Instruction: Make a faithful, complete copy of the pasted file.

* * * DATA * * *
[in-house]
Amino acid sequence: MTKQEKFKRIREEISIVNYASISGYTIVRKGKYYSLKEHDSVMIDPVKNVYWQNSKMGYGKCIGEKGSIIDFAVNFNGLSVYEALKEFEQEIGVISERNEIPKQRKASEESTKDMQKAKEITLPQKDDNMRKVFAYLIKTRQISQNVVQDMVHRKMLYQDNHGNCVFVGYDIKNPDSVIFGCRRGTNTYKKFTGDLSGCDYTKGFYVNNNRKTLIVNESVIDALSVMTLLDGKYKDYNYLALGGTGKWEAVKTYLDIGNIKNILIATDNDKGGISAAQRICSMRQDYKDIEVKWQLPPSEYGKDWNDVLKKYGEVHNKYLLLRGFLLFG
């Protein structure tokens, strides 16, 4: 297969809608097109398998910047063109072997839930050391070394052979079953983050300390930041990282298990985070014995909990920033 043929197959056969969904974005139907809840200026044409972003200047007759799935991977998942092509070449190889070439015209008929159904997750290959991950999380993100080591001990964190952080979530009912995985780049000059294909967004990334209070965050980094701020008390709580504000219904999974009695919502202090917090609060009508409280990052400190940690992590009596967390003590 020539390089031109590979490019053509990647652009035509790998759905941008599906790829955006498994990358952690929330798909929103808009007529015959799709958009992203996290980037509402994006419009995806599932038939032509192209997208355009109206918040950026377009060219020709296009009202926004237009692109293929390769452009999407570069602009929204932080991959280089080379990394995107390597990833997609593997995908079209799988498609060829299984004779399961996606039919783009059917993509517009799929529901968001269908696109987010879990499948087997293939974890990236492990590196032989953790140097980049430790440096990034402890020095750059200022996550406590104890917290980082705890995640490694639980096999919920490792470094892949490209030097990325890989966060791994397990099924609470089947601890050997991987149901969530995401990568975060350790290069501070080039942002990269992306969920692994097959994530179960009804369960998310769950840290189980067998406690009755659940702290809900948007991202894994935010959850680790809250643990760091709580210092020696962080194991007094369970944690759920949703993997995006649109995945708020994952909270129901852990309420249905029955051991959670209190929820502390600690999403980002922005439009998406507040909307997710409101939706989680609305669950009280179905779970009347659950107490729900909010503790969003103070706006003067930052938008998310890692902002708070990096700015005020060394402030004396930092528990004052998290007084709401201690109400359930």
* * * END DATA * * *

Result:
[in-house]
Amino acid sequence: MTKQEKFKRIREEISIVNYASISGYTIVRKGKYYSLKEHDSVMIDPVKNVYWQNSKMGYGKCIGEKGSIIDFAVNFNGLSVYEALKEFEQEIGVISERNEIPKQRKASEESTKDMQKAKEITLPQKDDNMRKVFAYLIKTRQISQNVVQDMVHRKMLYQDNHGNCVFVGYDIKNPDSVIFGCRRGTNTYKKFTGDLSGCDYTKGFYVNNNRKTLIVNESVIDALSVMTLLDGKYKDYNYLALGGTGKWEAVKTYLDIGNIKNILIATDNDKGGISAAQRICSMRQDYKDIEVKWQLPPSEYGKDWNDVLKKYGEVHNKYLLLRGFLLFG
């Protein structure tokens, strides 16, 4: 297969809608097109398998910047063109072997839930050391070394052979079953983050300390930041990282298990985070014995909990920033 043929197959056969969904974005139907809840200026044409972003200047007759799935991977998942092509070449190889070439015209008929159904997750290959991950999380993100080591001990964190952080979530009912995985780049000059294909967004990334209070965050980094701020008390709580504000219904999974009695919502202090917090609060009508409280990052400190940690992590009596967390003590 020539390089031109590979490019053509990647652009035509790998759905941008599906790829955006498994990358952690929330798909929103808009007529015959799709958009992203996290980037509402994006419009995806599932038939032509192209997208355009109206918040950026377009060219020709296009009202926004237009692109293929390769452009999407570069602009929204932080991959280089080379990394995107390597990833997609593997995908079209799988498609060829299984004779399961996606039919783009059917993509517009799929529901968001269908696109987010879990499948087997293939974890990236492990590196032989953790140097980049430790440096990034402890020095750059200022996550406590104890917290980082705890995640490694639980096999919920490792470094892949490209030097990325890989966060791994397990099924609470089947601890050997991987149901969530995401990568975060350790290069501070080039942002990269992306969920692994097959994530179960009804369960998310769950840290189980067998406690009755659940702290809900948007991202894994935010959850680790809250643990760091709580210092020696962080194991007094369970944690759920949703993997995006649109995945708020994952909270129901852990309420249905029955051991959670209190929820502390600690999403980002922005439009998406507040909307997710409101939706989680609305669950009280179905779970009347659950107490729900909010503790969003103070706006003067930052938008998310890692902002708070990096700015005020060394402030004396930092528990004052998290007084709401201690109400359930």